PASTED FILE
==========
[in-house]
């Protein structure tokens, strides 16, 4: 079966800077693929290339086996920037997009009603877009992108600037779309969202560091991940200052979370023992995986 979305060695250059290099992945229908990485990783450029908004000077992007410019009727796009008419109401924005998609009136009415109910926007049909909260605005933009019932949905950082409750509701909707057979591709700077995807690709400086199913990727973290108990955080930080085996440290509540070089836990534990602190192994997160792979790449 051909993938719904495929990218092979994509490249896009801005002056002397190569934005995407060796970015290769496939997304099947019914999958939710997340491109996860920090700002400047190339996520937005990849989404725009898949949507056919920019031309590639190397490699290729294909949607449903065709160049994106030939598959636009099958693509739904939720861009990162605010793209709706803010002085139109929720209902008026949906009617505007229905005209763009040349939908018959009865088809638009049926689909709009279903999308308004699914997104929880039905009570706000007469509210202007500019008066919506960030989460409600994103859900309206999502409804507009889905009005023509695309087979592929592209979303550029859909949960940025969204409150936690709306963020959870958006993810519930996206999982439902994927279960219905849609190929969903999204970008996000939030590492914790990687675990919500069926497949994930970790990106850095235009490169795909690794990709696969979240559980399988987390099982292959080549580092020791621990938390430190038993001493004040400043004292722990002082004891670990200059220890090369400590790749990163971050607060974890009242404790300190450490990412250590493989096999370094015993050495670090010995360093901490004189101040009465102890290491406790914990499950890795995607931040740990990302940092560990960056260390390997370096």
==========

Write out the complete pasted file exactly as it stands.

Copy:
[in-house]
């Protein structure tokens, strides 16, 4: 079966800077693929290339086996920037997009009603877009992108600037779309969202560091991940200052979370023992995986 979305060695250059290099992945229908990485990783450029908004000077992007410019009727796009008419109401924005998609009136009415109910926007049909909260605005933009019932949905950082409750509701909707057979591709700077995807690709400086199913990727973290108990955080930080085996440290509540070089836990534990602190192994997160792979790449 051909993938719904495929990218092979994509490249896009801005002056002397190569934005995407060796970015290769496939997304099947019914999958939710997340491109996860920090700002400047190339996520937005990849989404725009898949949507056919920019031309590639190397490699290729294909949607449903065709160049994106030939598959636009099958693509739904939720861009990162605010793209709706803010002085139109929720209902008026949906009617505007229905005209763009040349939908018959009865088809638009049926689909709009279903999308308004699914997104929880039905009570706000007469509210202007500019008066919506960030989460409600994103859900309206999502409804507009889905009005023509695309087979592929592209979303550029859909949960940025969204409150936690709306963020959870958006993810519930996206999982439902994927279960219905849609190929969903999204970008996000939030590492914790990687675990919500069926497949994930970790990106850095235009490169795909690794990709696969979240559980399988987390099982292959080549580092020791621990938390430190038993001493004040400043004292722990002082004891670990200059220890090369400590790749990163971050607060974890009242404790300190450490990412250590493989096999370094015993050495670090010995360093901490004189101040009465102890290491406790914990499950890795995607931040740990990302940092560990960056260390390997370096």